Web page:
Machine Identities

From IIW

Machine Identifiers (DID, VC, Attributes…???)

Tuesday 2H

Convener: Mrinal Wadhwa

Notes-taker(s): Rich Smith

Tags for the session - technology discussed/ideas considered:

Secure hardware, DIDs, trust anchors, IoT

Discussion notes, key understandings, outstanding questions, observations, and, if appropriate to this discussion: action items, next steps:

Goal of topic: [Mrinal] Development of an open source set of tools to help people build secure connected devices, specifically IoT devices that have not had the best security track record

  • [Mrinal] Devices often do many things on our behalf often without our direct or real-time involvement. An easy example would be a building’s HVAC system
    • How can we help people build secure network connected HVACs
  • [Mrinal] Recent developments in the identity and technology space look like they could help make some significant progress on some longstanding problems in the space
  • Can we start by defining security?
    • We have been approaching defining security through the use of the STRIDE model (Spoofing, Tampering, Repudiation, Information disclosure, Denial of service, Elevation of privilege) and applying that to the datagrams that are being transferred between systems and not worrying about the transport layers security properties. If we can derive trust in the message from the message itself rather than having to rely on underlying systems and transports then many things get easier. Especially when thinking about IoT devices as there are so many different transports used, each of which come with their own security properties that can be hard to rationalize about.
      1. Would it be fair to say you are applying some ‘Zero Trust’ like principles to the problem and you are looking to secure the messaging layer and assume the transport provides no security properties?
        • Yes there are some similarities there for sure
  • The mantra of ‘use TLS’ can bite us when working on message level security/encryption as they don’t need to rely on TLS for security properties but people cry foul if they don’t see devices use TLS and so inevitably double encryption is often done to satisfy peoples misplaced concerns.
    • Outside of the browser/web world this is less of an issue, lots of IoT devices already transmit their data in the clear!
    • Shall we just say ‘end to end’ encryption even though the ‘ends’ may not be TLS?
      1. <general agreement that that makes sense>
  • ‘Identity’ should be defined as being ‘identifier’ + ‘attributes’
    • Trust is hard to bootstrap in a device without an identity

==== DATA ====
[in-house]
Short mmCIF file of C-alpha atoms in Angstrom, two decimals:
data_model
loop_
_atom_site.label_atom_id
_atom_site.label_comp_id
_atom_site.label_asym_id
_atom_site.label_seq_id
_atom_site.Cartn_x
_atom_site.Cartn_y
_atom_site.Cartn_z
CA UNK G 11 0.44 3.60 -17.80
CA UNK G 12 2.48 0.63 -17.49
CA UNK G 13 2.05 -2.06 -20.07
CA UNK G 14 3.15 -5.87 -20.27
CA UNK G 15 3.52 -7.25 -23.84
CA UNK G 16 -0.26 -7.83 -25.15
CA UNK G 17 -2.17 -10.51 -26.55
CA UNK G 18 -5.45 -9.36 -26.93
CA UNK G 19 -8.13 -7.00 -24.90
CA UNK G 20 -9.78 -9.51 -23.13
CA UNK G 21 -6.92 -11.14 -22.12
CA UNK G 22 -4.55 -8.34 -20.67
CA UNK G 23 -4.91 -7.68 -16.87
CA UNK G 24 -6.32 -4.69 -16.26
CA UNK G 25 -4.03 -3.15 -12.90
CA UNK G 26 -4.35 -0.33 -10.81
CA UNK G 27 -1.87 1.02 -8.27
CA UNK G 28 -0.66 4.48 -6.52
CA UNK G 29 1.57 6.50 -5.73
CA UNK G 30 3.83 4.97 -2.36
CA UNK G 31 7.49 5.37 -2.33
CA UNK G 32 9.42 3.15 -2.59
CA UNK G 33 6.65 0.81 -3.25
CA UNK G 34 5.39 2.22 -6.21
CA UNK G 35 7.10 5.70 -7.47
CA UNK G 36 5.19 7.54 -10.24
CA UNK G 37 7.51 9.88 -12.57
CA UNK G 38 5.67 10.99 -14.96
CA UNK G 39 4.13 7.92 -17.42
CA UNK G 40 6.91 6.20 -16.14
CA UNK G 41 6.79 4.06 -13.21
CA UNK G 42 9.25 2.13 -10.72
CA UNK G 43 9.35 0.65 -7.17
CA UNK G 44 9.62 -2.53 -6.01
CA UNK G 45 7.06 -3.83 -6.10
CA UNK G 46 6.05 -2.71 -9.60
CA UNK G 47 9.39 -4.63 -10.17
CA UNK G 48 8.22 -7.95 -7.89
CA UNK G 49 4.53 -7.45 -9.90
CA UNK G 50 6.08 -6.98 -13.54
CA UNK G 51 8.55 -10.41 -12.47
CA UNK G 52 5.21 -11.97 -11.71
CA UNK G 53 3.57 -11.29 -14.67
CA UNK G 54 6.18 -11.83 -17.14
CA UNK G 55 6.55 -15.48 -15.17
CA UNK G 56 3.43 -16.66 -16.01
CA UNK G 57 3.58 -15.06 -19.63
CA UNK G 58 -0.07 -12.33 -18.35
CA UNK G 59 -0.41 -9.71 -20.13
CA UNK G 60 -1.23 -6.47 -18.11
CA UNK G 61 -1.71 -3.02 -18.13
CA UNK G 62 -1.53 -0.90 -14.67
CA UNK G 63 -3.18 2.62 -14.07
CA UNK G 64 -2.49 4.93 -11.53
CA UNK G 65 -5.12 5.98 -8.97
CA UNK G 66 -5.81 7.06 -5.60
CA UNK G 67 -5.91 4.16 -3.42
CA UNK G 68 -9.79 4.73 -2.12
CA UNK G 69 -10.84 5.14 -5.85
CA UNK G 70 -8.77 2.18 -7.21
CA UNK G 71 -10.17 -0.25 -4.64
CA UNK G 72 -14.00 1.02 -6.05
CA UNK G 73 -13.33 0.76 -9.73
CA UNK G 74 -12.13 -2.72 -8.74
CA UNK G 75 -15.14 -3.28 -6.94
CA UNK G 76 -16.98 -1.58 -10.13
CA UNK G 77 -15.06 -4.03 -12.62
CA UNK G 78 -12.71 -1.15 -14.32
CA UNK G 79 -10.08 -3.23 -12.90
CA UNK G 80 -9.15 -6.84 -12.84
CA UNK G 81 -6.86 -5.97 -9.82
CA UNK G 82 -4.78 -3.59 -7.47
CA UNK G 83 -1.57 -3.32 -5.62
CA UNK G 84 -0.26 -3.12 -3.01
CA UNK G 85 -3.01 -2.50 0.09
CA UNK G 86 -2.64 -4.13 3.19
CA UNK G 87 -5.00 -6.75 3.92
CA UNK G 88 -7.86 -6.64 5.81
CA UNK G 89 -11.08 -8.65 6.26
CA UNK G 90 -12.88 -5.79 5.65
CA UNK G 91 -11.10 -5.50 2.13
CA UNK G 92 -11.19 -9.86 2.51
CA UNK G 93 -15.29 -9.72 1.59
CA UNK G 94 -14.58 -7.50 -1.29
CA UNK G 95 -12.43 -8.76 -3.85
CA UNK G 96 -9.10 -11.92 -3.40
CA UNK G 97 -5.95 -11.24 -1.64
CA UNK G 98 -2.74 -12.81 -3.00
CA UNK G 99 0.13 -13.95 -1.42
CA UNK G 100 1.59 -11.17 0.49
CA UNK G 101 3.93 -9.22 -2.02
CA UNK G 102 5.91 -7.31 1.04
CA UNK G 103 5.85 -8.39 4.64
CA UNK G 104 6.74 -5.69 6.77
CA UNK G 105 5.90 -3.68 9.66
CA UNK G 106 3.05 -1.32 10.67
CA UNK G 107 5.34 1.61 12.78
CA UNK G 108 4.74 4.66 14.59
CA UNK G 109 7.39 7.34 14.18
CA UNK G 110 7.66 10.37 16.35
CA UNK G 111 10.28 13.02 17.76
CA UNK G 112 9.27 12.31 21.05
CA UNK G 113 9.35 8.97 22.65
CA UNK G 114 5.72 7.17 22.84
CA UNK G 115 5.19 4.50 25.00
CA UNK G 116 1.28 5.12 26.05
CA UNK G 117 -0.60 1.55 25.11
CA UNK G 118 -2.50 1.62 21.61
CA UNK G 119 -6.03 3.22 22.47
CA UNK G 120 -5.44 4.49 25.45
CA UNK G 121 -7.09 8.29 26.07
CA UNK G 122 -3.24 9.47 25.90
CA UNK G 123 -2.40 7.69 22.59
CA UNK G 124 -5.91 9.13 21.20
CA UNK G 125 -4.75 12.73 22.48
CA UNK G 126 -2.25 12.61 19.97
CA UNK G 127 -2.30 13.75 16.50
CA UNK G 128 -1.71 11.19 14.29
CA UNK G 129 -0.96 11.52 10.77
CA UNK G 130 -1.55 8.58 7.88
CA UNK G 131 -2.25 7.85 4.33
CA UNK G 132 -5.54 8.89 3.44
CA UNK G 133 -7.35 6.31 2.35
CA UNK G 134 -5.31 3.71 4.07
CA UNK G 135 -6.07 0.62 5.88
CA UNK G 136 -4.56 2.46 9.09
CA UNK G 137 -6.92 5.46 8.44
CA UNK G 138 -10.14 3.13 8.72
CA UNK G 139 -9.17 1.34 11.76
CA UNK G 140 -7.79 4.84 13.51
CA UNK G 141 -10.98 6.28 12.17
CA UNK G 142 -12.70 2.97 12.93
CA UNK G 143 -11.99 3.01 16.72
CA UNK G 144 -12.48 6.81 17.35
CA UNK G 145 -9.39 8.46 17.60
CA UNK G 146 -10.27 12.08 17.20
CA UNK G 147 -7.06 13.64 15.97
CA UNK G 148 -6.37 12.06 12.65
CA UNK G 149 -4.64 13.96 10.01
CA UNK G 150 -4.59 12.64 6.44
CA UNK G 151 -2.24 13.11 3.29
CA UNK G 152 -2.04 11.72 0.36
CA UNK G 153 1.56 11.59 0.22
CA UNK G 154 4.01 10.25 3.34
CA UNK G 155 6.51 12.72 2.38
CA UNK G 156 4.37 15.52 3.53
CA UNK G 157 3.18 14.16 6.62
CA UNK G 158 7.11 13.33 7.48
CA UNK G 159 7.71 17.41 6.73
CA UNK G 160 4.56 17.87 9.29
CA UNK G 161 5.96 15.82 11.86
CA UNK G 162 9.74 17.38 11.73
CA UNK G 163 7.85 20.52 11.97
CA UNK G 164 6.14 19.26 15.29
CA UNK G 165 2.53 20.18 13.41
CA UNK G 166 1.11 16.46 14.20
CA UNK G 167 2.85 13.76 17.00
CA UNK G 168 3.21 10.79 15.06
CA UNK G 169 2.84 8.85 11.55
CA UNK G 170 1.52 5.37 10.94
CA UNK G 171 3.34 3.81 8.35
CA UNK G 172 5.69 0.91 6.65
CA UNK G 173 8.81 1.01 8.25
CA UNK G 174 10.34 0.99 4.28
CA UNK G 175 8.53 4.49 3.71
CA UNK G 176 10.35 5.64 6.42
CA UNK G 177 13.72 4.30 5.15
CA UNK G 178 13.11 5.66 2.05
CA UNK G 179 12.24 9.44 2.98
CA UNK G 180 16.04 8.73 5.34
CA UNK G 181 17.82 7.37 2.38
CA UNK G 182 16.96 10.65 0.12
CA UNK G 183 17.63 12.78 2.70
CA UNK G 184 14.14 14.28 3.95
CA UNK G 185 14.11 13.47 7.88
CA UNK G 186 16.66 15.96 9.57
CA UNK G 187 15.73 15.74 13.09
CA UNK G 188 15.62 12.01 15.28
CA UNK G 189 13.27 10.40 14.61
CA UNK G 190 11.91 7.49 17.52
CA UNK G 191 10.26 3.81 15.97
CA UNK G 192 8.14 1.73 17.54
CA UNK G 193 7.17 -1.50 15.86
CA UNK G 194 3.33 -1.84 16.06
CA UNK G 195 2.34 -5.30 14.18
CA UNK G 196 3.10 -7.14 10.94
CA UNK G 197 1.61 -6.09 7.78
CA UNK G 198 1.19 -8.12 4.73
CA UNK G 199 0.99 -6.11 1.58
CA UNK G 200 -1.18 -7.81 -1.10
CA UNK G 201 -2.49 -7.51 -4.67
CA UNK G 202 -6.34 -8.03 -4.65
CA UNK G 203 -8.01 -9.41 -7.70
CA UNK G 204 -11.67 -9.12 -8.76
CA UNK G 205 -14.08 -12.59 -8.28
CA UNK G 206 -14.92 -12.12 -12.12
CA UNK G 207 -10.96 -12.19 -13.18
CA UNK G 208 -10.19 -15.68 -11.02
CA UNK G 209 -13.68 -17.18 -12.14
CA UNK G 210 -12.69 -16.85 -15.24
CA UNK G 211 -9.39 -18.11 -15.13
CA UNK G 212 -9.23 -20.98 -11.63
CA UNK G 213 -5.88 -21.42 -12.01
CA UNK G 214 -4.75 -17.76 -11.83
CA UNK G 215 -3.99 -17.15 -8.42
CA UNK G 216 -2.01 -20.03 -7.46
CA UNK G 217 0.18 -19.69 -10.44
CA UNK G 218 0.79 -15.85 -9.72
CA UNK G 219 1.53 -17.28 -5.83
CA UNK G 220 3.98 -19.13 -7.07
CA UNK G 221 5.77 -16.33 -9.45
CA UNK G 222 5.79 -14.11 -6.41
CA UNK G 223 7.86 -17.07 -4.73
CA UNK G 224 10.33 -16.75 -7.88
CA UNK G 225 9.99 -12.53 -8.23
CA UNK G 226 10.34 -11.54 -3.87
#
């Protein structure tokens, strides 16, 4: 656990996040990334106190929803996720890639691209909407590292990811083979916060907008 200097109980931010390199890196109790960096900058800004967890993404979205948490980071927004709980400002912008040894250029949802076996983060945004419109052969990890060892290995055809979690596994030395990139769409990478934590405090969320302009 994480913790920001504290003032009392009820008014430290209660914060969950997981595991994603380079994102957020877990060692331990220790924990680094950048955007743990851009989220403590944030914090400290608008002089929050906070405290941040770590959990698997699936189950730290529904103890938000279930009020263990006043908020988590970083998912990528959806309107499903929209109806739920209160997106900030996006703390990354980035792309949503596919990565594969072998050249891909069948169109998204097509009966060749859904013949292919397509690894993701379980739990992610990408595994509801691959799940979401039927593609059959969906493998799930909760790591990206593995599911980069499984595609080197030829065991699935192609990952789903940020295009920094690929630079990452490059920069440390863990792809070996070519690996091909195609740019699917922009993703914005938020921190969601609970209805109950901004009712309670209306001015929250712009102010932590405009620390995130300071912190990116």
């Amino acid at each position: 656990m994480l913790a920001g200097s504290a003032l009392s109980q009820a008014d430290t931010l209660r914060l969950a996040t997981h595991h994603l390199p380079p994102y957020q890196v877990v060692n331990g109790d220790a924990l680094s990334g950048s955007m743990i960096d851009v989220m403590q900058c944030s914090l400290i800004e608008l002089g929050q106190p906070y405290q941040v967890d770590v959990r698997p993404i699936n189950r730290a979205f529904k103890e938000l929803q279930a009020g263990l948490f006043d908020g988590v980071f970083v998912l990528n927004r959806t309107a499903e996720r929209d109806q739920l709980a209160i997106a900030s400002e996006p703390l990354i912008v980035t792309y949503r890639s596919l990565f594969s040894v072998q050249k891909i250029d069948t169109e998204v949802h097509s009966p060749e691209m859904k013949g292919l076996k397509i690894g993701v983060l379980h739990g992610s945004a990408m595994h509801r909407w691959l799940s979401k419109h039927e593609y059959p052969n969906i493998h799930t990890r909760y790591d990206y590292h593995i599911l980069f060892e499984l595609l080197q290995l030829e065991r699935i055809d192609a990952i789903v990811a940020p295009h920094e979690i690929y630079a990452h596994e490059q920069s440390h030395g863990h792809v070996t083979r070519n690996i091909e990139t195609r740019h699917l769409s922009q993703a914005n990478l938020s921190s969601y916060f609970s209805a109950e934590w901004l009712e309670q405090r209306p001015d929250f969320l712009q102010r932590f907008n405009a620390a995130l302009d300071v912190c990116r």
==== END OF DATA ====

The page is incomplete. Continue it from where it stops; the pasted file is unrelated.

1. There is web of attestations that relate to and provide confidence in a manufacturers chosen identifier for a device
      2. A user pairing with a device essentially adds another attribute to that devices which allows it to act with the authorization/authority of the user
      3. e.g. A lightbulb may have multiple identifiers. One is a manufacturer identifier that enables updates to be delivered, another may be an identifier used by a light switch that allows it to turn the specified bulb on/off. We don’t want a manufacturer to know when you turn your light on or off, they don’t need that info and lots of potential privacy issues.
        • We need to separate the bootstrapping of trust in a device from the usability requirements of the device.
        • Much more like linking ‘roles’ not identifiers
  • We need to separate physical and network security and think about them differently. Devices that were traditionally not networked and had a good physical security model can fall vulnerable when they are put on the network.
    • As soon as you disconnect a crypto based root of trust from network security then things fall to pieces fast
      1. A crypto key is a ‘trust anchor’
      2. The only decentralized root of trust we have is a public/private keypair
      3. For crypto based roots of trust in a device you have to chain all the way back to the manufacturers of the components
      4. We need a mechanism by which we can rationalise about the security of a given device
  • Q: How trustworthy is your root of trust?
    • The lightbulb doesn’t need to know which light switch turned it on, just that that the request to turn on is authorized
      1. This approach makes it easier to handle 5K devices in a building
    • Requests with verifiable authorization